These items do not strike me as sufficient expressions, let alone critiques, of our vulgar moment. If designers intend to create styles that engage with a vulgar political moment, they would do well to look at the modes of expressing vulgarity demonstrated in “The Vulgar.” In his catalog essay, Phillips writes, “Through performance, through styling, through caricature, through fashion: vulgarity is a way of thinking about the idea of the real thing. If there is something supposedly unreal about the vulgar—if vulgarity is a kind of pretence—then it is possible to be real.” While it is too early to tell exactly what the “real” might look like in the often unreal-seeming times of Trump, one fashion collective (that was not included in “The Vulgar,” but would have fit right in) provides clues. The styles put forth by Vetements—a brand known for its confounding, challenging, often ugly clothing, and whose name simply translates as “clothing”—caricature the “real thing,” as it were. What is the “real thing” for Vetements? Usually, it is the most common stuff of everyday life. Take, for instance a Vetements’ t-shirt with the DHL shipping company logo emblazoned on it, or a pair of redesigned Champion sweatpants, or a banal grid-patterned men’s shirt that is a bit rumpled and ill-fitted, worn with the kind of brown leather belt commonly found on businessmen, but in an exaggerated length, so that part of the belt almost reaches the floor. These pieces are inspired by items associated with everywhere and nowhere; they are a kind of mirror held up to the stuff that so commonly surrounds us that we hardly see it. The Vetement garments draw our attention to the ubiquitous ephemera of the present—the clothes we wear to work, the clothes we wear to relax, the logo of a company we use to ship things to various places—, a present that feels oddly accelerated and uncertain.
The peculiar oddity and uncertainty definitely call to mind the strain of self-knowing vulgarity articulated in “The Vulgar.” Can clothing communicate anger? This clothing can, and the anger feels relevant to the present moment. In The Telegraph, Kate Finnegan writes, “[A] snarly attitude… emerges at a Vetements show…The models race along the catwalk at an amphetamine-fuelled pace, deliberately unglamorous. There was no ambiguity about the sweatshirt for next season that proclaimed: You Fuck’n Asshole.” In an interview with Vetements designer Demna Gvalasia, Finnegan brings up the seemingly angry clothing and asks about “inspiration.” The design collective is based in Paris, and Finnegan suggests that, perhaps, the violent events at the Bataclan and Charlie Hebdo offices might somehow have influenced these styles. At first Gvasalia denies that the attacks were on his mind, but then states: “I remember the morning after walking through Paris and it was zombie land. Maybe the anger somehow was present in our last show, yeah, but it was totally subconscious. In the same way, before Charlie Hebdo we had made all these security and police sweatshirts. Something is in the air, I guess. It’s strange. At a certain time you feel certain things and then it filters through to the world.”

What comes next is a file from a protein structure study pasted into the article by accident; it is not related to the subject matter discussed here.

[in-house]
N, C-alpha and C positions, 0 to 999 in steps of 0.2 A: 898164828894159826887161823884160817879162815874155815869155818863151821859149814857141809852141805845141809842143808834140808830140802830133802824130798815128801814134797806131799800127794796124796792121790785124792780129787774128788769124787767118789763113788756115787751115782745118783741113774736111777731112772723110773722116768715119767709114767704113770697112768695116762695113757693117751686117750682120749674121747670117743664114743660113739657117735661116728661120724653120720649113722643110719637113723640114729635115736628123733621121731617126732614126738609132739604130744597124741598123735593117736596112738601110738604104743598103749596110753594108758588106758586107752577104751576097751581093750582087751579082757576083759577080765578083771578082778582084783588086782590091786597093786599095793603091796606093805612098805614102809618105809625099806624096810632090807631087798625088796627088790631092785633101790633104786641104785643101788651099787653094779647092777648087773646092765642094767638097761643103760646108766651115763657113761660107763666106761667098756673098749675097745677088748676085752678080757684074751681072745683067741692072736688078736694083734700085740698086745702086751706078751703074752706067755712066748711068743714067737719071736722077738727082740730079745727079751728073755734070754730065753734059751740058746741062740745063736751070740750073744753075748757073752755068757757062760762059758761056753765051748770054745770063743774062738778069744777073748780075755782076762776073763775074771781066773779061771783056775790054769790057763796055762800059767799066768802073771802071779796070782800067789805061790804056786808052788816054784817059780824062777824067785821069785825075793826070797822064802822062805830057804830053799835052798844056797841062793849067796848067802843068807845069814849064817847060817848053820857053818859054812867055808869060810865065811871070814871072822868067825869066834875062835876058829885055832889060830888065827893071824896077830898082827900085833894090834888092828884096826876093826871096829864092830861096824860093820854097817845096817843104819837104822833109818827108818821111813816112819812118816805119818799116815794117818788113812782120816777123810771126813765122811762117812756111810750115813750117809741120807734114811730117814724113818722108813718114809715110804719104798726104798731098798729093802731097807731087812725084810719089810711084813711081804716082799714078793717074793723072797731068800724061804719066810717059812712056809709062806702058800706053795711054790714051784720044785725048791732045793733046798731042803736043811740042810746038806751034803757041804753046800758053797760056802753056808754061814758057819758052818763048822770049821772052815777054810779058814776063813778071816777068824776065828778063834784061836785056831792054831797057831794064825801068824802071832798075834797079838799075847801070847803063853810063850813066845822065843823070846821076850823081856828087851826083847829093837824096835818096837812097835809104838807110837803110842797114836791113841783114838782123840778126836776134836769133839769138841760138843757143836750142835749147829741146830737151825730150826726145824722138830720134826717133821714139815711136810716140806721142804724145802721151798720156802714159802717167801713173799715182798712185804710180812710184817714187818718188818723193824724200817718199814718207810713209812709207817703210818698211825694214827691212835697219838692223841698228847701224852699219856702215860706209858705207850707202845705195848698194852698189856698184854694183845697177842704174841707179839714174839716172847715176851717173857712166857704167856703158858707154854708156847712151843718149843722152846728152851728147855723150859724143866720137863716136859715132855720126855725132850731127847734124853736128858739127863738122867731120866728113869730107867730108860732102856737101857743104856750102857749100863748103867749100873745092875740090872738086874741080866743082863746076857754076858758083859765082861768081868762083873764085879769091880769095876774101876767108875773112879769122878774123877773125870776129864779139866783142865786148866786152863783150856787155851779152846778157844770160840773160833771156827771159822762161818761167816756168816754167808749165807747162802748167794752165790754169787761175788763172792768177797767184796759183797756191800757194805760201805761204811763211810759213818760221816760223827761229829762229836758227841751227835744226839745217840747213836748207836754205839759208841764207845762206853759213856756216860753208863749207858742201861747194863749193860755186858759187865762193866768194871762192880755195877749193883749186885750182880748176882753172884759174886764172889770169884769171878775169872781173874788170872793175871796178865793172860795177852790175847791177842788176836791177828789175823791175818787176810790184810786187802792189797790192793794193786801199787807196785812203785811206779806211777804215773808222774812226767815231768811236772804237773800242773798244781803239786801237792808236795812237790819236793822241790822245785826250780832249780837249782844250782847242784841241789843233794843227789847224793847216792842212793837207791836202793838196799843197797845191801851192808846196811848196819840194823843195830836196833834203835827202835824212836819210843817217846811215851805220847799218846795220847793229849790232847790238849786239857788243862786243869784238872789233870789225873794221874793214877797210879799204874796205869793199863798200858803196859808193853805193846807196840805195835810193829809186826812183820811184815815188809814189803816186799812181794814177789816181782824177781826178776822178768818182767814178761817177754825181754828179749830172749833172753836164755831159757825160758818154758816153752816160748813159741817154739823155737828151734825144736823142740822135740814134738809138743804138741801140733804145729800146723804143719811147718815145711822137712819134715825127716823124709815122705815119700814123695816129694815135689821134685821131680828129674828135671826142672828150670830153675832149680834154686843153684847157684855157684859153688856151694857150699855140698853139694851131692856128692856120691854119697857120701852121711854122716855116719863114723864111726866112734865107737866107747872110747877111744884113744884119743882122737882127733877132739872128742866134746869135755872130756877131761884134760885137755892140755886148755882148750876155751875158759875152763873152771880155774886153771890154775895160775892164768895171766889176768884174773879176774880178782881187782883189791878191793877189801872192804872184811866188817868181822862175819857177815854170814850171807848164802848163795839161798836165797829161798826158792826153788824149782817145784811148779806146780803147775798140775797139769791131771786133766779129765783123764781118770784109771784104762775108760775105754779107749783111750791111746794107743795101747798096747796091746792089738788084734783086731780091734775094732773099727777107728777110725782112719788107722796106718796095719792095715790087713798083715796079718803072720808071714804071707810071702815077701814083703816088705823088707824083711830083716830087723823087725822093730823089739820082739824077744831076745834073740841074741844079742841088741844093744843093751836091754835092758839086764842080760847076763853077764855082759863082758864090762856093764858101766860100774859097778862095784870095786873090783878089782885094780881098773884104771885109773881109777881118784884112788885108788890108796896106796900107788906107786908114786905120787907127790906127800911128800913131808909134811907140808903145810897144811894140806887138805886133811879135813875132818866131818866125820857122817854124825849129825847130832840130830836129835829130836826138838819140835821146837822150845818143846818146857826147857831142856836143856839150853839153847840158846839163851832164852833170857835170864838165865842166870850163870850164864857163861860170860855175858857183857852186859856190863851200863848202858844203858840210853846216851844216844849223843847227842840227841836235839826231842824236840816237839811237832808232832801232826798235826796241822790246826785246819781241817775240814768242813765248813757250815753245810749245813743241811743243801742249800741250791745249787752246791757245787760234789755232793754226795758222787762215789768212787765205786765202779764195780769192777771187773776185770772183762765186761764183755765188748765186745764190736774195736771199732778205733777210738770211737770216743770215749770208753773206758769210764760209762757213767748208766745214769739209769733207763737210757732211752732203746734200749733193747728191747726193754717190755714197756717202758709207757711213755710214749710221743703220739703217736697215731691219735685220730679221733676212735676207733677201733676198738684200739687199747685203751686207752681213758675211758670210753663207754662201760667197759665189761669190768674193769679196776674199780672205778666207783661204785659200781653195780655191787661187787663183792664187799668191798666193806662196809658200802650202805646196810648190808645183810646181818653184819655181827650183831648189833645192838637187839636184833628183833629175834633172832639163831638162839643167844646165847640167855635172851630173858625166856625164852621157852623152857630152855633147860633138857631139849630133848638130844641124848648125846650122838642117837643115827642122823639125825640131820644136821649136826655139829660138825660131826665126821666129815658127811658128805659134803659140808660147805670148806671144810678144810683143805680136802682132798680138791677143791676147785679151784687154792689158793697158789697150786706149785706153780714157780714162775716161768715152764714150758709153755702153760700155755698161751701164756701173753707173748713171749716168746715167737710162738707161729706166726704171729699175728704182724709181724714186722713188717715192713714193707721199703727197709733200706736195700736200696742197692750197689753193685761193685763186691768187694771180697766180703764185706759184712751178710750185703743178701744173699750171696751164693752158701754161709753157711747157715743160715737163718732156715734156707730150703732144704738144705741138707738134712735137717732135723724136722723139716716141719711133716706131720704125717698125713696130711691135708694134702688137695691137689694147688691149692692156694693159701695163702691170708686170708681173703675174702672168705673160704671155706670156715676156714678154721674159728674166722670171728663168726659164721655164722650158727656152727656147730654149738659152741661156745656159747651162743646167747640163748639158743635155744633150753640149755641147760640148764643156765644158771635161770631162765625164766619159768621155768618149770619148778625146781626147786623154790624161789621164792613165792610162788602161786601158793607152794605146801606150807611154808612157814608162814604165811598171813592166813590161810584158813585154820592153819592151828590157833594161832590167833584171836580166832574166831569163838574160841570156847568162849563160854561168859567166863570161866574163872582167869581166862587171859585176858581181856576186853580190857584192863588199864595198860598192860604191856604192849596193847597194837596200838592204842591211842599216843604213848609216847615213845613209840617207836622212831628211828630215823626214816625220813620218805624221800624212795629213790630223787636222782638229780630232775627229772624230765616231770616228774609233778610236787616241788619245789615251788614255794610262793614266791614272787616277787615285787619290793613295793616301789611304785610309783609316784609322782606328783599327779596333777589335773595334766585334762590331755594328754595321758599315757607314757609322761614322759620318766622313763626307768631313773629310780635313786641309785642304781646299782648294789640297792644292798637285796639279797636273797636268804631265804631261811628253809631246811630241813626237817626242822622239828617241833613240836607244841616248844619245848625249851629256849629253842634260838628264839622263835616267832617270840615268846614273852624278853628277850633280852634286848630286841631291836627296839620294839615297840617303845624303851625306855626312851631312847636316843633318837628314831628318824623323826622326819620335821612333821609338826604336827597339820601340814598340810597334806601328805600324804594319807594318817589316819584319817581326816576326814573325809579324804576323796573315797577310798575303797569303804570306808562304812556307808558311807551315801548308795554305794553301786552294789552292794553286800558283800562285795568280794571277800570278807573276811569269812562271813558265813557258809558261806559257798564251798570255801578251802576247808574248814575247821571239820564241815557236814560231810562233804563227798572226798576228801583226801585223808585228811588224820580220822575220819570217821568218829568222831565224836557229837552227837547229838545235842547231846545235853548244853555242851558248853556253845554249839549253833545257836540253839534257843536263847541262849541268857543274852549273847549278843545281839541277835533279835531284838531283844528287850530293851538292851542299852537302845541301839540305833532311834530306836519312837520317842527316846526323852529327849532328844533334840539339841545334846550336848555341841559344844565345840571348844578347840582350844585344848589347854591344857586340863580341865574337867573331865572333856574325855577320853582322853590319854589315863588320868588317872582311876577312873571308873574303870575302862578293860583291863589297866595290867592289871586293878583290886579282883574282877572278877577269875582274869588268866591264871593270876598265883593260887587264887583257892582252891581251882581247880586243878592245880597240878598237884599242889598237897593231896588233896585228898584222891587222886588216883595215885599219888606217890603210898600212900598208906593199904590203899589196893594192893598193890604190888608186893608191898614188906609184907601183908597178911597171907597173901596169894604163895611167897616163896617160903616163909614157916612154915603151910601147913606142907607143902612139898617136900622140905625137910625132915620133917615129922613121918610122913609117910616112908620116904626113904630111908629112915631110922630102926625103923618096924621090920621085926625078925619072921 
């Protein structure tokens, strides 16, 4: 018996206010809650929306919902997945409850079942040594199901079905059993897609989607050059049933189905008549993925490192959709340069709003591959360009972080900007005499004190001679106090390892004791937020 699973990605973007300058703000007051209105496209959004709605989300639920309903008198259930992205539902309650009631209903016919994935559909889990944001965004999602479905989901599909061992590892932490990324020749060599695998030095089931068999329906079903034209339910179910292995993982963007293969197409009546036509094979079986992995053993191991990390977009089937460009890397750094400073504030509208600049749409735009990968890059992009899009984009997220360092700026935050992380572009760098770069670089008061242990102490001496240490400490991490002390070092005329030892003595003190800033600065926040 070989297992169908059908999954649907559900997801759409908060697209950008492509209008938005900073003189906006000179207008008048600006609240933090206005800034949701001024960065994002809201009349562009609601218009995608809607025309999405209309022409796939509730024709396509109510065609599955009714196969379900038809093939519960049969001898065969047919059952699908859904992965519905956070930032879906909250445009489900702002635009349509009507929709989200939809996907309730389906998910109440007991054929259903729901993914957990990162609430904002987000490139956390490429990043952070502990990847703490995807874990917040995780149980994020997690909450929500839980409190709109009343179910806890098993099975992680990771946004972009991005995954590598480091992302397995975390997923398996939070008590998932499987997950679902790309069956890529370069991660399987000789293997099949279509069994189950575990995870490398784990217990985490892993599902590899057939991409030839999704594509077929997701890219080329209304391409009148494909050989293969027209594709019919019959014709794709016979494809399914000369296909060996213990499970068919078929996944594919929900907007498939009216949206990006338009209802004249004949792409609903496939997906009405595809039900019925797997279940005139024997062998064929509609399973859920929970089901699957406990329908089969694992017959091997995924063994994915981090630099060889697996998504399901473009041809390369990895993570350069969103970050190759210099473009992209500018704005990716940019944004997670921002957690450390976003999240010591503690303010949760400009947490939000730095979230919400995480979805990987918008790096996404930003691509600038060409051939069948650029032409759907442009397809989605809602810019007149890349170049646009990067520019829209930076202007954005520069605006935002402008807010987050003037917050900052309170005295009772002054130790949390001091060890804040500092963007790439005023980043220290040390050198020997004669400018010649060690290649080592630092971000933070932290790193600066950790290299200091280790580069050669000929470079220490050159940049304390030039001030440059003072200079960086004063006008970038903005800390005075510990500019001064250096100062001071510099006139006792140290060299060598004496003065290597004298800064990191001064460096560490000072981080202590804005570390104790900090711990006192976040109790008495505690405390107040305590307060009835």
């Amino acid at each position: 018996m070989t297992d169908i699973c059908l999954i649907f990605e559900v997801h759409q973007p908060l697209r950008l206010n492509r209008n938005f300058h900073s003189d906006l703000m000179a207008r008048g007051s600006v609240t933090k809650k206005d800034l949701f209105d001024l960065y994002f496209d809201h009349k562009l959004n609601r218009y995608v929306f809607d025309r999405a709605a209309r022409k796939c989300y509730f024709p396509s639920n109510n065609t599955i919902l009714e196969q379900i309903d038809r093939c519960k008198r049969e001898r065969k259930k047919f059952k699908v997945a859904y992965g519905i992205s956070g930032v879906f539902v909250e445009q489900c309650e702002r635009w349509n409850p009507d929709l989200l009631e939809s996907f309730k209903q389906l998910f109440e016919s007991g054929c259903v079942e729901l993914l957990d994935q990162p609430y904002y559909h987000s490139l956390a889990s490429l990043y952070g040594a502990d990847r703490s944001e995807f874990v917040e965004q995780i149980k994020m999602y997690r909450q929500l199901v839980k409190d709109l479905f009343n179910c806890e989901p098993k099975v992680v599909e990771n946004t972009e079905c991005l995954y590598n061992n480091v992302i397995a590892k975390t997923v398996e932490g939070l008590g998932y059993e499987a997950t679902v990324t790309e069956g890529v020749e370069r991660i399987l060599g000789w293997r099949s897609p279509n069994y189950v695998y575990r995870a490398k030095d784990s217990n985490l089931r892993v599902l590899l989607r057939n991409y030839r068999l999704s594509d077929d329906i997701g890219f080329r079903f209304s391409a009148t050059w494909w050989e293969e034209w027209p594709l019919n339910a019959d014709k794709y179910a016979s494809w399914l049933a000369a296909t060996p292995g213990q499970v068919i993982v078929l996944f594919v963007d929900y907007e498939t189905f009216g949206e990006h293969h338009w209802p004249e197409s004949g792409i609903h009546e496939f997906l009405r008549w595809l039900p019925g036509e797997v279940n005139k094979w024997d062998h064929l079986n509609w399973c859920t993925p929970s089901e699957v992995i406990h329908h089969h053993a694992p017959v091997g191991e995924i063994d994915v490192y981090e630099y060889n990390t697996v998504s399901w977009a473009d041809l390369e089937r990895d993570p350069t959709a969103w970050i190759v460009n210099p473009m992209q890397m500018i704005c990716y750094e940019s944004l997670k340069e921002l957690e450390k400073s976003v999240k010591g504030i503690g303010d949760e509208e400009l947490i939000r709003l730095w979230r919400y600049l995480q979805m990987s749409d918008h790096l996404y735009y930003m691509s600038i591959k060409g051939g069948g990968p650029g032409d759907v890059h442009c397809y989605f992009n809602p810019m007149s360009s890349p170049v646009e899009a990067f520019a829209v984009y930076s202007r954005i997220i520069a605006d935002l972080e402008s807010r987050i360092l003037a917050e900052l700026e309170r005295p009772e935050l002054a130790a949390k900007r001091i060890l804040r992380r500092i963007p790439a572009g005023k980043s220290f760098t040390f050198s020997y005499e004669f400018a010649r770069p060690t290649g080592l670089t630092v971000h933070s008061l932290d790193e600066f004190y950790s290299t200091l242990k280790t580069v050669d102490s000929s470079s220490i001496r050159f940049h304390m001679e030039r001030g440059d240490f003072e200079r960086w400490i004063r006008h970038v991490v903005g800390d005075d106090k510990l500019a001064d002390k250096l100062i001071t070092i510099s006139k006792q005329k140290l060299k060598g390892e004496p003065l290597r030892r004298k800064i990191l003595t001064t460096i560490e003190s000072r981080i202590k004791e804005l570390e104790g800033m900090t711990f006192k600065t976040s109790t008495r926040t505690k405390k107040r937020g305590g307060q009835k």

The idea that the mood of a time affects fashion is not new: it has long been said, for instance, that when markets go up skirt hems get shorter, and when markets fall, skirt hems are longer. In an article in The Guardian, design critic Alice Rawsthorn answered the question “Is fashion a true art form?” by stating, “Fashion rarely expresses more than the headlines of history.” It seems to me that Rawsthorn’s answer understates what fashion can do, but still the pieces in “The Vulgar,” and pieces like those put forth by designers like Gvasalia, do, suddenly, reflect the current headlines of history: those of impossible ambition, excess, the rise of the common and popular. But they express more than the headlines, too—they offer a critique, a way to articulate vulgarity that transcends the ugliness of our moment. Perhaps now, when we are forced to reckon with a kind of vulgarity beyond any we have seen in recent history, we can look to the artful vulgarity in “The Vulgar,” a kind that laughs at and knows itself—one that is not unrelated to irony, a powerful artistic tool of protest.